Sunday, 1 March 2009

Where are we going to put it all?

My latest book-buying spree has delivered mixed results. Buying brewery histories is a total lottery. Some have nothing at all of interest. The corporate ones are the worst. Scarcely even a mention of beer.

I'm often very critical of other beer writing. You get the written equivalent of the shouting I do at the television. Programmes about all sorts of things get me yelling. History. Language. Music. Architecture. House restoration. The weather. And especially beer.

Brewery histories. Local histories. A lottery. I hope for old adverts. Easy illustrations to find and black and white. Perfect for such books. There's rarely more in terms of hard beer facts than what's in the adverts. At least you learn what beers they brewed. I order these histories and hope. (Don't tell Dolores about that. "What! You don't even know what's in these books? Ronald! Stop wasting our money on that crap. Where are we going to put it all?"

A book that doesn't make me squeak in despair. "Cardiff Pubs and Breweries" by Brian Glover. It's got some pretty handy bits. "That looks just like the boring crap you write, dad." was Andrew's opinion. He's not far wrong. Lot's of letters. X's. OG's. The stuff I collect. I've already begun the harvest. It is very sad, I know, that a grown man can get so excited at the size of a beer's gravity.

A definite keeper. *

Dolores gave me the you're-bankrupting-us-with-these-stupid-books speech today. But only for 5 minutes. I'm good for another dozen, I reckon. Books. Not being told off. I'm used to that. My mum. My brother. Various bosses. Lexie ("You alcoholic!"), Andrew. Pretty much every Czech waiter that ever served me.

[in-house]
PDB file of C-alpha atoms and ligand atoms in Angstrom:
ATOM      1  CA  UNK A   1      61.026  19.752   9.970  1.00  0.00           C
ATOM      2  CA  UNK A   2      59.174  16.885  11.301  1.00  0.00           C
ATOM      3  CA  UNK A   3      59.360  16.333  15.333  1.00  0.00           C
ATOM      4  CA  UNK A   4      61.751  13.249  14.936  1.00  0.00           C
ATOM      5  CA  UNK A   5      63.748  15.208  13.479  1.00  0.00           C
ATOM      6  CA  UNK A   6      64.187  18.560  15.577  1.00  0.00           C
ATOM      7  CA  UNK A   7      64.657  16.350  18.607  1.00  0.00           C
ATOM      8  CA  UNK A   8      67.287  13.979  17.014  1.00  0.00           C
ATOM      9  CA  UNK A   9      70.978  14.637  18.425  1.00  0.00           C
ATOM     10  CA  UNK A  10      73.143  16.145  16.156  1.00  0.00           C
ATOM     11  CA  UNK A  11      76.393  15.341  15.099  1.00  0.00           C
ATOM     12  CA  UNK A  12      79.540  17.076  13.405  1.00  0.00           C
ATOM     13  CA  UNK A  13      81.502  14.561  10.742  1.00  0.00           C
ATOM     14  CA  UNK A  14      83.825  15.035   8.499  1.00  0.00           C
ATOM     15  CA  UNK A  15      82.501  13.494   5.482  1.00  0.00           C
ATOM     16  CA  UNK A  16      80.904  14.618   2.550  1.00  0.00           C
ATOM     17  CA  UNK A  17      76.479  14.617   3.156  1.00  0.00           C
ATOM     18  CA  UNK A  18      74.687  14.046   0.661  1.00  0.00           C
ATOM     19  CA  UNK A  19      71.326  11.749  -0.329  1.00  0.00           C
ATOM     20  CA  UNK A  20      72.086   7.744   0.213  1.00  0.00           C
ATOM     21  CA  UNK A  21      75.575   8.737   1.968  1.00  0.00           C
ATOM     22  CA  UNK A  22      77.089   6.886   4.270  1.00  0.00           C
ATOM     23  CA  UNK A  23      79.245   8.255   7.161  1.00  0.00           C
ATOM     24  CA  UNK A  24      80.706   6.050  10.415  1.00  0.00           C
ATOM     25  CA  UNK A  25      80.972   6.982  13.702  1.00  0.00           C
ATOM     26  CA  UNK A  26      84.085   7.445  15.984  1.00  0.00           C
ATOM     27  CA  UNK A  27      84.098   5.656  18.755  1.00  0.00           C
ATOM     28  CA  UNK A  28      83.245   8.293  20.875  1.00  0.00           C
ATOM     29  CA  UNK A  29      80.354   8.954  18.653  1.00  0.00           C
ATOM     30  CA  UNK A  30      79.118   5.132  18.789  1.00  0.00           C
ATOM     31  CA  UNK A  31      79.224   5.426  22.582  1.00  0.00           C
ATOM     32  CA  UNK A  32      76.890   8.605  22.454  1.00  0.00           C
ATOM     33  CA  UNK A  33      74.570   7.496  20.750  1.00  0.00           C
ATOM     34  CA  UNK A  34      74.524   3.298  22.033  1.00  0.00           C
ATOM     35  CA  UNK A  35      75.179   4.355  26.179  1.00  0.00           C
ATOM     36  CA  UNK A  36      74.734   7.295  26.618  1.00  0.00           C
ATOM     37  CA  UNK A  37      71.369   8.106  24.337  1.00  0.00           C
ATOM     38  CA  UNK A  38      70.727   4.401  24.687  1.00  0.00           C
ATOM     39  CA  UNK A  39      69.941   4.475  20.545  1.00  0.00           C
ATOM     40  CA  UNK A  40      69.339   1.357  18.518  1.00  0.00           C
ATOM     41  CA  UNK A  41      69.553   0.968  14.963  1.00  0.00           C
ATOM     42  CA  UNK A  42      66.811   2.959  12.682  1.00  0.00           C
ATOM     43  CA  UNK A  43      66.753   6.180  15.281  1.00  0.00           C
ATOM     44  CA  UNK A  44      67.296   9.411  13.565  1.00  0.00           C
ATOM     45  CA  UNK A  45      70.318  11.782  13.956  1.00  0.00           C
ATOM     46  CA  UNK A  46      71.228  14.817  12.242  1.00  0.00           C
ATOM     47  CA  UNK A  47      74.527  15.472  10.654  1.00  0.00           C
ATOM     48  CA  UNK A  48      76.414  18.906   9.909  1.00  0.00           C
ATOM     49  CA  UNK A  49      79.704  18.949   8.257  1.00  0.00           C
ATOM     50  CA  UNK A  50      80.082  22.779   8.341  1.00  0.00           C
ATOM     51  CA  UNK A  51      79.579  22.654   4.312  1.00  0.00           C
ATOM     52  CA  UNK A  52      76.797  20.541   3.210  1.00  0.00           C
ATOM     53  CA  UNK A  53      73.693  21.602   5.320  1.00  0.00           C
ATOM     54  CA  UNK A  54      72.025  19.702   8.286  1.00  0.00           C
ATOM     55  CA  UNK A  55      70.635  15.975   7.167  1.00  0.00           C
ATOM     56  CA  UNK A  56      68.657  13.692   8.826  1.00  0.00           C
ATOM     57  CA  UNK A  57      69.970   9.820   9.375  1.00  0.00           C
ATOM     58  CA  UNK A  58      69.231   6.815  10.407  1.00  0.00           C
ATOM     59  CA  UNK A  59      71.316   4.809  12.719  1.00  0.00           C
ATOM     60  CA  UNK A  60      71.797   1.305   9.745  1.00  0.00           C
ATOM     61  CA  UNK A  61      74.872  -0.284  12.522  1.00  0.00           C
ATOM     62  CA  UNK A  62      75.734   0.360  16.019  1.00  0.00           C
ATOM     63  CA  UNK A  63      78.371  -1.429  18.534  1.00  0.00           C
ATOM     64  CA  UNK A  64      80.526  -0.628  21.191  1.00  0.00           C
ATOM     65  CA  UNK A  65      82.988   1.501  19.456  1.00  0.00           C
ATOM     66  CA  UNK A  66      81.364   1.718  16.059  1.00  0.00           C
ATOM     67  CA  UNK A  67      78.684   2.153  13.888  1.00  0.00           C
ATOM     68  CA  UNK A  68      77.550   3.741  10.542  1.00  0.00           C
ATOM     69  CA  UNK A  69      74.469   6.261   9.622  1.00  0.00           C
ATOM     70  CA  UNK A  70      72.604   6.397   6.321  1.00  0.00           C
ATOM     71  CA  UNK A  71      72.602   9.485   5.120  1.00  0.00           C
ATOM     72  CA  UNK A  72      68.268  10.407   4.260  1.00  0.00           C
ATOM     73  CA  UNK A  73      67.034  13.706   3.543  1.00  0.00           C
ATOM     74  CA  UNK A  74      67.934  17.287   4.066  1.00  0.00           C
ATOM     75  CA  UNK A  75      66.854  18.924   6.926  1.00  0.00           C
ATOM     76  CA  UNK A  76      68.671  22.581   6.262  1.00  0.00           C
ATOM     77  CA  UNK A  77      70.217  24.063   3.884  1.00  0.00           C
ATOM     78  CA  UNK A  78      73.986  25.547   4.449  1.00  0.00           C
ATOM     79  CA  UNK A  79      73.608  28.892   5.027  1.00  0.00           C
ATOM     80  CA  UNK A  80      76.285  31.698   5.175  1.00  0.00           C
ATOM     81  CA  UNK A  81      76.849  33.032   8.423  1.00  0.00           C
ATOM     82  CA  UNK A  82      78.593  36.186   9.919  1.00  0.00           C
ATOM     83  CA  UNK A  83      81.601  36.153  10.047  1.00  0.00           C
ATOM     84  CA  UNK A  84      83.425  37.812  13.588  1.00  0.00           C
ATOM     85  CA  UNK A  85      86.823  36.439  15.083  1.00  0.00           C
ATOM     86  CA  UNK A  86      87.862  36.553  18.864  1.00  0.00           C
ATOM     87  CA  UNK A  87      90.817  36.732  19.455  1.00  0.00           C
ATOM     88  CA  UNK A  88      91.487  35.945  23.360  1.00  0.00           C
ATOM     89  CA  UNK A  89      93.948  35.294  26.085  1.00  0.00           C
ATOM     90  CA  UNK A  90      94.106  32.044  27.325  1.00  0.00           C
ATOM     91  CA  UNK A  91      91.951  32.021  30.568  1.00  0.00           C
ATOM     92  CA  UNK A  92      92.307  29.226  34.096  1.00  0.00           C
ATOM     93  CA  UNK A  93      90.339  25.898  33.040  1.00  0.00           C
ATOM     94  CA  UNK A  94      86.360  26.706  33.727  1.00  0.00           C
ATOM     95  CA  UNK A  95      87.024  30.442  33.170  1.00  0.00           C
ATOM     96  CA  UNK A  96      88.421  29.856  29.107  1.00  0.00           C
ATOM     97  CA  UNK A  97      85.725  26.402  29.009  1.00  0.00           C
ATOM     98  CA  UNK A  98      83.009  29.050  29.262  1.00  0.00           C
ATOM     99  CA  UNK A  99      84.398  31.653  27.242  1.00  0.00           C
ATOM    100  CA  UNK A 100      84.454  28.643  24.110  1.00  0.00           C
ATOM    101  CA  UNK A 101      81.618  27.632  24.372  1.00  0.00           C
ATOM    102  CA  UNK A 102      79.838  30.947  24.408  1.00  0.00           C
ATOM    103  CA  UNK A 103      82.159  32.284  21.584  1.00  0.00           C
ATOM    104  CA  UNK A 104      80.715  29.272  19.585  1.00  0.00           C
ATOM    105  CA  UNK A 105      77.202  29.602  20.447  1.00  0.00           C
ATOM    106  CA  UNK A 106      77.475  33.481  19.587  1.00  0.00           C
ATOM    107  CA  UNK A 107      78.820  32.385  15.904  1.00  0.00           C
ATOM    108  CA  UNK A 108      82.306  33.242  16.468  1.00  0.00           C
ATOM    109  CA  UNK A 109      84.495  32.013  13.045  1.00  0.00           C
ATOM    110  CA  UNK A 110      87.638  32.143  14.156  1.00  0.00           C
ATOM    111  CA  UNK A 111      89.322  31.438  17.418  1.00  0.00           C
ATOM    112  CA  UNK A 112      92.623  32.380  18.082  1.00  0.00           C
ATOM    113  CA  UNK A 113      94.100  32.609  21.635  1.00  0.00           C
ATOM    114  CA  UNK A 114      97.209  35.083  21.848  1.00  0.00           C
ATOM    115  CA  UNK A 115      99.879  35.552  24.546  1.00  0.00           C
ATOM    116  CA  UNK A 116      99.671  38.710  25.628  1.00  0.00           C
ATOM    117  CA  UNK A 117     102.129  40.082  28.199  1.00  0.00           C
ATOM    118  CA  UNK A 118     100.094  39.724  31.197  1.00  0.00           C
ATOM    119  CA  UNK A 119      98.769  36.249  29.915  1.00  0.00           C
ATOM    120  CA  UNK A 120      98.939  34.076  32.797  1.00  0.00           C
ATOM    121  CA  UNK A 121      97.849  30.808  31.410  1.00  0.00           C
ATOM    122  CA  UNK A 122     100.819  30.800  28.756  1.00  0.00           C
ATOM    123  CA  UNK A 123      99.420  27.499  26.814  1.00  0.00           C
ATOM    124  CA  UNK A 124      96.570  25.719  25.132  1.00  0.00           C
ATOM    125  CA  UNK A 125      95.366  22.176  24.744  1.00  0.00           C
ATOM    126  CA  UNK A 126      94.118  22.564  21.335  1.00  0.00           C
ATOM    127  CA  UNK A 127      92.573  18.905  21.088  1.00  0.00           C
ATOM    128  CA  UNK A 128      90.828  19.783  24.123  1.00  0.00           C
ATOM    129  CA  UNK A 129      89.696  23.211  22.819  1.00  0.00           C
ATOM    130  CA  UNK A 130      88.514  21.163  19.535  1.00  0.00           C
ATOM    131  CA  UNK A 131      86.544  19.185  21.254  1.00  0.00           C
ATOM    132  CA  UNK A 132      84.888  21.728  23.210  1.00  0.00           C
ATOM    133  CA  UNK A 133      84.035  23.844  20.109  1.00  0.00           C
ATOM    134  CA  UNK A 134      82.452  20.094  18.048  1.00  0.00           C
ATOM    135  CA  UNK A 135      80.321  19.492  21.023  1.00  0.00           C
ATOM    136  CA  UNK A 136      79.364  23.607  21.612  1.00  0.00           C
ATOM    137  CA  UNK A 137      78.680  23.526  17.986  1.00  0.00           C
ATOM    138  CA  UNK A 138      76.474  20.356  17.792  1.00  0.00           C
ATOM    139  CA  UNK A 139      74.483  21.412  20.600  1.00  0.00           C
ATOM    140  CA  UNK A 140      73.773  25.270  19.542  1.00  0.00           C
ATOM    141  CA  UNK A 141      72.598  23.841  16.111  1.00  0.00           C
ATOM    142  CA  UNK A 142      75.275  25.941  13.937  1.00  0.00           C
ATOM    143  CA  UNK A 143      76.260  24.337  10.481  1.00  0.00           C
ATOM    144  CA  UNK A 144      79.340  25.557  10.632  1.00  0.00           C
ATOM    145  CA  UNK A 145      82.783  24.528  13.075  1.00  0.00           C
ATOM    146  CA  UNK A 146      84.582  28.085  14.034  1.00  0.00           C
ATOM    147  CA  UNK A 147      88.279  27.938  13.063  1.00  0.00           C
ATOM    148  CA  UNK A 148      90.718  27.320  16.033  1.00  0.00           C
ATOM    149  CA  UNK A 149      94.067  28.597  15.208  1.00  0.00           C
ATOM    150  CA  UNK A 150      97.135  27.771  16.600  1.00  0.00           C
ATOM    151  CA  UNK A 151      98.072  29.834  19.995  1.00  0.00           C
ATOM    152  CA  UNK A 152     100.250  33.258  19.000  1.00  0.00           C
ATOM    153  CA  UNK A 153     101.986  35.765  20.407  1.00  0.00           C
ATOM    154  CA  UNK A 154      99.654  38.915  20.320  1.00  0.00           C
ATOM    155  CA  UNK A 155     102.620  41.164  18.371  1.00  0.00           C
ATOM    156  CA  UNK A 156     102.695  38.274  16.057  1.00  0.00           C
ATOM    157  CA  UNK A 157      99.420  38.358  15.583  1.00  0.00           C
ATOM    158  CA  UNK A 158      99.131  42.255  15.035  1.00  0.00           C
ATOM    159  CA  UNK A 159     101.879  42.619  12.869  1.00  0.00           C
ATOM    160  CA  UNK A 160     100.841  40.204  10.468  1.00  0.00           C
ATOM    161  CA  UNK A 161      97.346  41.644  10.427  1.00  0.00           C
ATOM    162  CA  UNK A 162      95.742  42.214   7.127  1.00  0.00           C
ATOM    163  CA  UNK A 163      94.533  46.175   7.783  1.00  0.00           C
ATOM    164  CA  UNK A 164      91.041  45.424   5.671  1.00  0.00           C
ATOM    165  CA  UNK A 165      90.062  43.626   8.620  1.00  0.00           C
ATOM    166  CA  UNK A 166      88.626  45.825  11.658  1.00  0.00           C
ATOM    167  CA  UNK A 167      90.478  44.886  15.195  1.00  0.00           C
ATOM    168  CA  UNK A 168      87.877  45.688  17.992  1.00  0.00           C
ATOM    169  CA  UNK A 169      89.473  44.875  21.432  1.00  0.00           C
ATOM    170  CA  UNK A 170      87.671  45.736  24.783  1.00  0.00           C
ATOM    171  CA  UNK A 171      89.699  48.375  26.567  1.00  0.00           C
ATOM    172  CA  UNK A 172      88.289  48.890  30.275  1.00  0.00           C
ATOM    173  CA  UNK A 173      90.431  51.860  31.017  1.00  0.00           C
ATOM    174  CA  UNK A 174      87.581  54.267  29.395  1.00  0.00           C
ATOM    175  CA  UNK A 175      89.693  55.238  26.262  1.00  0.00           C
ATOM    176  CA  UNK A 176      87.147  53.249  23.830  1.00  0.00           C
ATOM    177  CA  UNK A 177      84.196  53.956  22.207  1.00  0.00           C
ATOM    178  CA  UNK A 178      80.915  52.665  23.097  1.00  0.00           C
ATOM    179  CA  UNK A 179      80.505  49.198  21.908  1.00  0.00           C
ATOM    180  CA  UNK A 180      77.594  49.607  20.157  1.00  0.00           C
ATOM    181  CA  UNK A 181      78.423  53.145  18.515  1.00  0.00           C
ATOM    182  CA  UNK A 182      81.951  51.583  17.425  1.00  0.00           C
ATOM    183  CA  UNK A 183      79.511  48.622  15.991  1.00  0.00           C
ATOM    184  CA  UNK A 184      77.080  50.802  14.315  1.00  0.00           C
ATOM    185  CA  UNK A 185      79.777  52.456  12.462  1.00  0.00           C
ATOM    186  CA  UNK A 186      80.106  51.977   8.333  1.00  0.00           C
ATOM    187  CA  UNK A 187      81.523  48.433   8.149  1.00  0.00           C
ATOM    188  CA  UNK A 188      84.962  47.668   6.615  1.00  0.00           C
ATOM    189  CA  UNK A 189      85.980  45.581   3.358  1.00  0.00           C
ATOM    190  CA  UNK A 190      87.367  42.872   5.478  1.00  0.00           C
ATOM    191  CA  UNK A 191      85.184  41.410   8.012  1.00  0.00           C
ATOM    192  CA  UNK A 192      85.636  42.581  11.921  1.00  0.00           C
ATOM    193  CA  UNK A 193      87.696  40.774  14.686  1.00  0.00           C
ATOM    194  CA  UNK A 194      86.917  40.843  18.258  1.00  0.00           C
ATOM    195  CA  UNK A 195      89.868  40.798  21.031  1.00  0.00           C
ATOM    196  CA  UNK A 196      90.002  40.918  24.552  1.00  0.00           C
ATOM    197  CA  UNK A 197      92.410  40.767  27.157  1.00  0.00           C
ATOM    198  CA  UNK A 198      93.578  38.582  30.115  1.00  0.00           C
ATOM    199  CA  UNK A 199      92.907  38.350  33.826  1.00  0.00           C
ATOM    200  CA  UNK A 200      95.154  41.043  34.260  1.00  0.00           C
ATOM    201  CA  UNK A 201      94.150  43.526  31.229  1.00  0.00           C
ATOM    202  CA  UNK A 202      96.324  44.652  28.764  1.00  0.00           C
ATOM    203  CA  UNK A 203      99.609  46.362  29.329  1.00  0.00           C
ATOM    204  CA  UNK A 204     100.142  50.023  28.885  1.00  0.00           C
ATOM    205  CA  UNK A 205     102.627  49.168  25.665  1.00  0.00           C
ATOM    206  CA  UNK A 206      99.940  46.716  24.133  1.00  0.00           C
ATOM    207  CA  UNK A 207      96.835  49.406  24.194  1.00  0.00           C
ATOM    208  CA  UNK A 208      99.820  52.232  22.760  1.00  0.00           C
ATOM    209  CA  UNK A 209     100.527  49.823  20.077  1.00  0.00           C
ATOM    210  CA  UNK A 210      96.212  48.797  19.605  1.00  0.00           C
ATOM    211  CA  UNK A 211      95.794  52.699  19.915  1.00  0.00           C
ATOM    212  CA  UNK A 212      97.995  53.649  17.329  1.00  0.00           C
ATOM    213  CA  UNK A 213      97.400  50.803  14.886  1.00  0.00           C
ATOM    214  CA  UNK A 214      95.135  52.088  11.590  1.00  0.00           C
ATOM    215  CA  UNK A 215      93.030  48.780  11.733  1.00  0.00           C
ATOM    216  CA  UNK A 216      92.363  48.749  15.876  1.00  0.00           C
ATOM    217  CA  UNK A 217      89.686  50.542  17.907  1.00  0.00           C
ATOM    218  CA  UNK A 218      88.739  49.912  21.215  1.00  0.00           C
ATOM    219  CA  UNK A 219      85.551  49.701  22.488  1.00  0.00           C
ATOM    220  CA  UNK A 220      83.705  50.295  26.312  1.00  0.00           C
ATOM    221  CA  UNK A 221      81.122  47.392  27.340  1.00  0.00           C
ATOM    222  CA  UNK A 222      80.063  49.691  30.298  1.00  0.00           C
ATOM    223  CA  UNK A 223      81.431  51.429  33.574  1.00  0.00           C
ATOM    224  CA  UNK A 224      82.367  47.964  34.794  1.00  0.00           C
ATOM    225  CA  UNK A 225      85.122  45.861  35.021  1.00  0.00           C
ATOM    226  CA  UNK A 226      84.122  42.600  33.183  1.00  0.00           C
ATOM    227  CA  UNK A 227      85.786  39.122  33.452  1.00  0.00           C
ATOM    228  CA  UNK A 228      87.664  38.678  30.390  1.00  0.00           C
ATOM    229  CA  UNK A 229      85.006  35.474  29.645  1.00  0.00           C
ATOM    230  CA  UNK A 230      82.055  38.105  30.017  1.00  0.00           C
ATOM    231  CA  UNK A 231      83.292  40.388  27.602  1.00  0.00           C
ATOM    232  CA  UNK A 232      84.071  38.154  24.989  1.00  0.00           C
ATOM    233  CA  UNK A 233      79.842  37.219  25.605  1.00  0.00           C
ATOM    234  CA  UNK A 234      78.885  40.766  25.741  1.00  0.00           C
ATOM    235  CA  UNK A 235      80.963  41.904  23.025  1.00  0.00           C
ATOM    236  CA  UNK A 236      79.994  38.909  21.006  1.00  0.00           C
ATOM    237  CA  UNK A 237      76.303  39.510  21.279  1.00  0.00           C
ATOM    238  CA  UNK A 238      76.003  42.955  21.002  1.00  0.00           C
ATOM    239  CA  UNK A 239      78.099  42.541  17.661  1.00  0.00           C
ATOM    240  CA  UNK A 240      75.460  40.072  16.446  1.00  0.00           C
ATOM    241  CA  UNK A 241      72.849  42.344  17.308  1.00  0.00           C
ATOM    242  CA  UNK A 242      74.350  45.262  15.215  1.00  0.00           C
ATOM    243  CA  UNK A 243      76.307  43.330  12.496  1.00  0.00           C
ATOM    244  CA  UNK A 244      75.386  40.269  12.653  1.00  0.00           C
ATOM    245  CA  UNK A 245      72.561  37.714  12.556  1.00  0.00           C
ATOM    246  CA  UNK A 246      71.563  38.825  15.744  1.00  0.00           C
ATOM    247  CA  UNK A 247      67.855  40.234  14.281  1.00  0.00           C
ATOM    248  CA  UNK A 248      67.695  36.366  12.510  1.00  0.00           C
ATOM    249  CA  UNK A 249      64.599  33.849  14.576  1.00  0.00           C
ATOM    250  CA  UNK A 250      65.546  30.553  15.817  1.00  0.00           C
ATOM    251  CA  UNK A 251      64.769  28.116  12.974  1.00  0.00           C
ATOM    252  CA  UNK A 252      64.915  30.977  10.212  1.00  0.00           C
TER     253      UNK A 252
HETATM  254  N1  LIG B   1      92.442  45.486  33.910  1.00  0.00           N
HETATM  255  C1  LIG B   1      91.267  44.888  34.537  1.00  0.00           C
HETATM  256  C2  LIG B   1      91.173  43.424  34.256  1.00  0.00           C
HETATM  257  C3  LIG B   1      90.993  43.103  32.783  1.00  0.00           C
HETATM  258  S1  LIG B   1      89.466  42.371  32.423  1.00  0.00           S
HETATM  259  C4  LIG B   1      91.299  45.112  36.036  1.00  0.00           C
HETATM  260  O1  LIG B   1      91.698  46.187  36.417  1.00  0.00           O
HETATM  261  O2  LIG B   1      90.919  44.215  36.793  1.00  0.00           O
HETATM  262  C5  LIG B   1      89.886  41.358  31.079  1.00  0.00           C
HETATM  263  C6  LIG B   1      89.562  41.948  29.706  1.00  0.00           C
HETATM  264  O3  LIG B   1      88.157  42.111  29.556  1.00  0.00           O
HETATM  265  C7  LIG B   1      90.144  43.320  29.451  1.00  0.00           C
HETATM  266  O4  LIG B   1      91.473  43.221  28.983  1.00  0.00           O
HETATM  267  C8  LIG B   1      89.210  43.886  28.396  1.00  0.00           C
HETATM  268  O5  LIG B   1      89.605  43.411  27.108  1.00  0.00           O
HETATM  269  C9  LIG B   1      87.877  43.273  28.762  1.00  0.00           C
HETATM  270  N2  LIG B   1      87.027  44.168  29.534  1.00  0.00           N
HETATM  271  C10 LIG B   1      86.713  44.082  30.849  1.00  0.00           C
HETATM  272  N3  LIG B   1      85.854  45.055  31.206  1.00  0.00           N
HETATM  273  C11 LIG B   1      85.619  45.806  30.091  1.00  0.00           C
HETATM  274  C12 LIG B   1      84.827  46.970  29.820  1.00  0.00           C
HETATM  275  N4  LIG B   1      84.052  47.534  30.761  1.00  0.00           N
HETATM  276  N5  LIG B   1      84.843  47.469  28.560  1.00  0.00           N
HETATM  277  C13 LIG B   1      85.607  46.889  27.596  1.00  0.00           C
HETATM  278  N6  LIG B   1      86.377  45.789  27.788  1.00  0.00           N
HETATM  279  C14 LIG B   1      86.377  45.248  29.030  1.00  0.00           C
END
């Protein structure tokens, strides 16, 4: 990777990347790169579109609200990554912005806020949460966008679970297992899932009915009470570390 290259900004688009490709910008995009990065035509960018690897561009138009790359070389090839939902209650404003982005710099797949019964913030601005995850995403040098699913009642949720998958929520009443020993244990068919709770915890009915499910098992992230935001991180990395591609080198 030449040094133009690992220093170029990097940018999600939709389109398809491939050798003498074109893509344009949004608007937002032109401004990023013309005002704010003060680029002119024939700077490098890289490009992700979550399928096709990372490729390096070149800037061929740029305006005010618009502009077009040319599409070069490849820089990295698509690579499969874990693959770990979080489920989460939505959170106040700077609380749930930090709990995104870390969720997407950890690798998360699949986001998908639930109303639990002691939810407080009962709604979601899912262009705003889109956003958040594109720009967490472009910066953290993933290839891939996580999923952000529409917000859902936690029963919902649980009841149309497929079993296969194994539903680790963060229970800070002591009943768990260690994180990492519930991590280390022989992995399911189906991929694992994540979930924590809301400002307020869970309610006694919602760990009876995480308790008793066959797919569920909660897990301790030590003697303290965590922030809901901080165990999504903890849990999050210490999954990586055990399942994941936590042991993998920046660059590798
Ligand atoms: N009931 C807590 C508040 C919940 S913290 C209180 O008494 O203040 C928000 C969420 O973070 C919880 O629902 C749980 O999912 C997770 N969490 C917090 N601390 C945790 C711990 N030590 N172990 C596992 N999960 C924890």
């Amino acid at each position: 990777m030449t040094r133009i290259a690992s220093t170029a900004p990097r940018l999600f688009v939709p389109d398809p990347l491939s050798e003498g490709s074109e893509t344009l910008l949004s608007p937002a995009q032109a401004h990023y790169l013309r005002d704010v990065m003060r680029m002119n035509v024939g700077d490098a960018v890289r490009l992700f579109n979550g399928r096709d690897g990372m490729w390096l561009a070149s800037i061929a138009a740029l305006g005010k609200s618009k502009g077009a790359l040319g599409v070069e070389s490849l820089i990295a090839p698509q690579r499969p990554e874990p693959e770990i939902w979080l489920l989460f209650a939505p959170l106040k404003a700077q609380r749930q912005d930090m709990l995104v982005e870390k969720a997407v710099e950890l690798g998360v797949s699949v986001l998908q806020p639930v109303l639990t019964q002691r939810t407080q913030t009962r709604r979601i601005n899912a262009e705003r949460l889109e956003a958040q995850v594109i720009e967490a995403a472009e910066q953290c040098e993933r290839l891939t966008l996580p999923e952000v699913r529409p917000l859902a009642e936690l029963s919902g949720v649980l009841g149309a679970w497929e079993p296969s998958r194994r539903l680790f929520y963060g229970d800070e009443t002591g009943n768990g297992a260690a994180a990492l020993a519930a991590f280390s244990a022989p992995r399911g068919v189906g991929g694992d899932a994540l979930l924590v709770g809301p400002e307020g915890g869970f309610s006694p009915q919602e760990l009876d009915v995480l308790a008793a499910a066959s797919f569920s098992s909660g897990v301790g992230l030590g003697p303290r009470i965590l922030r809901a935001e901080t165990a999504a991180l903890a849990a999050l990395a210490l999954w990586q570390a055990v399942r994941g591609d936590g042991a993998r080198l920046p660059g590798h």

Here's the beer details I've gleaned from "Cardiff Pubs and Breweries". Plus some others from the Whitbread Gravity Book.

I'm not going to comment much on these today. Just a couple of points.

Pre-WW I, the beers are pretty weak. Hancock's XX was just 1040 in 1905. That's very weak. The weakest Mild from most breweries was over 1050. Treherbert's XX was a pathetic 1032 in 1915. I've never seen a Mild gravity so low before 1918. Post WW I, gravities dropped less than in England. In fact they were barely lower then pre-war. The net result was that Welsh beers became much closer in strength to their English counterparts.

There's also a large number of different Milds from each brewery. Hancock's brewed 3 right up until 1960.

That's it for now. More recipes tomorrow, I think. What about a nice, weak IPA?

* I never throw a book away.

1 comment:

Anonymous said...

My guess, Ron, is that a lot of these Welsh beers were miners' thirst-quenchers, when what was wanted was something that would wash the coaldust from your throat rather than get you smashed - so they were brewed closer to harvest ale strengths than English beers were.